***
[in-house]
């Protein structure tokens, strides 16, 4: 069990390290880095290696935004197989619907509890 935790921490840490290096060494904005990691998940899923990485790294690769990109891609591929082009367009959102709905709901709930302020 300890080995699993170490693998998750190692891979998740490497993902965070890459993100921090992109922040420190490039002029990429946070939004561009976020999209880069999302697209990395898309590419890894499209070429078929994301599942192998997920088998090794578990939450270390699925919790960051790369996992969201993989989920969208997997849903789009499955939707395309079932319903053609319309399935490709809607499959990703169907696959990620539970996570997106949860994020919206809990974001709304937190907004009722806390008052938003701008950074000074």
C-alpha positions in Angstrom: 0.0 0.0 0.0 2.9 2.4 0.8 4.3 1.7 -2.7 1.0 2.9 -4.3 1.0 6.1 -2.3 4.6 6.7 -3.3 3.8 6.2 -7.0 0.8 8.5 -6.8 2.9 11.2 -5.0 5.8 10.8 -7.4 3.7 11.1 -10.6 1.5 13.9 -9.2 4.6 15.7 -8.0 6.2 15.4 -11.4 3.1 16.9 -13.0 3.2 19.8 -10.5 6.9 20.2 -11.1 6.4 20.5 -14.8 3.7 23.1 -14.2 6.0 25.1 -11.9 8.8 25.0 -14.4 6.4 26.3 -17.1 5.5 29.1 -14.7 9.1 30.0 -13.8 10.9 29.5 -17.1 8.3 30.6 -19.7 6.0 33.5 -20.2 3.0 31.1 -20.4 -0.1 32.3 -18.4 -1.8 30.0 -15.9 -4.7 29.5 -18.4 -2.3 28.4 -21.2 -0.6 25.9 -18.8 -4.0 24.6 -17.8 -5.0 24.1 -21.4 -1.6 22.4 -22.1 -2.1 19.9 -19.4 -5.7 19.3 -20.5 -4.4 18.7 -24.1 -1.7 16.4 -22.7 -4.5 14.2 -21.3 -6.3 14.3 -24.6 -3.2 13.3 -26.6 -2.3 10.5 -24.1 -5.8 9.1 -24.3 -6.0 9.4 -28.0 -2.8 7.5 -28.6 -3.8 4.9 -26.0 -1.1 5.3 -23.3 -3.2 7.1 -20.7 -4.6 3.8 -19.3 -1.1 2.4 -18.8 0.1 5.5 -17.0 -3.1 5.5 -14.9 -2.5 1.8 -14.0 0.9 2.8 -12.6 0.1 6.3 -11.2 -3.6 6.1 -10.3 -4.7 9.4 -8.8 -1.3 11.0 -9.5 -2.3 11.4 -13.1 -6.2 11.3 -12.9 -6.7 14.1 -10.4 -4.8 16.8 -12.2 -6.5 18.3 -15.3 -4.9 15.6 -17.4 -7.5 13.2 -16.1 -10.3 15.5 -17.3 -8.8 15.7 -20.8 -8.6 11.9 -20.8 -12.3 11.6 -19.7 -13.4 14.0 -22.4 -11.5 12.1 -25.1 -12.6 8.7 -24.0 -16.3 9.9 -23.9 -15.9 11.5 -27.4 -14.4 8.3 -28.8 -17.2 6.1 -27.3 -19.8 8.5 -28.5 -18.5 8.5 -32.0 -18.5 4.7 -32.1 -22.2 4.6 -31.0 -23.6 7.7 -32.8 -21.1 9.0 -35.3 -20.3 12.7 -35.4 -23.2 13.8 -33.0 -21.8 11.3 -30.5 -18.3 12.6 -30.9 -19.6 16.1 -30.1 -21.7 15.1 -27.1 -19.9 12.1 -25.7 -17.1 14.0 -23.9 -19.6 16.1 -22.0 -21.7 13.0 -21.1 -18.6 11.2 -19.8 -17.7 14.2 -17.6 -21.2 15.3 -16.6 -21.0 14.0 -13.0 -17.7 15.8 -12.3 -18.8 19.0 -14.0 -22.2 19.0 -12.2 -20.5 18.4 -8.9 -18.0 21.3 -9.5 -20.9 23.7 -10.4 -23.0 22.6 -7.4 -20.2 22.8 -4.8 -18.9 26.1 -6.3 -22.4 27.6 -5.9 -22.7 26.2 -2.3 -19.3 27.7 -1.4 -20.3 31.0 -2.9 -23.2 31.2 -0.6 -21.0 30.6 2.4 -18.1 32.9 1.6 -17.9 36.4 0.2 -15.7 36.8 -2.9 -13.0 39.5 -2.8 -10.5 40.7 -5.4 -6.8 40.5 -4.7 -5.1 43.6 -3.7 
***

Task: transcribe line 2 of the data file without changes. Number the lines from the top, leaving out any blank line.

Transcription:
């Protein structure tokens, strides 16, 4: 069990390290880095290696935004197989619907509890 935790921490840490290096060494904005990691998940899923990485790294690769990109891609591929082009367009959102709905709901709930302020 300890080995699993170490693998998750190692891979998740490497993902965070890459993100921090992109922040420190490039002029990429946070939004561009976020999209880069999302697209990395898309590419890894499209070429078929994301599942192998997920088998090794578990939450270390699925919790960051790369996992969201993989989920969208997997849903789009499955939707395309079932319903053609319309399935490709809607499959990703169907696959990620539970996570997106949860994020919206809990974001709304937190907004009722806390008052938003701008950074000074």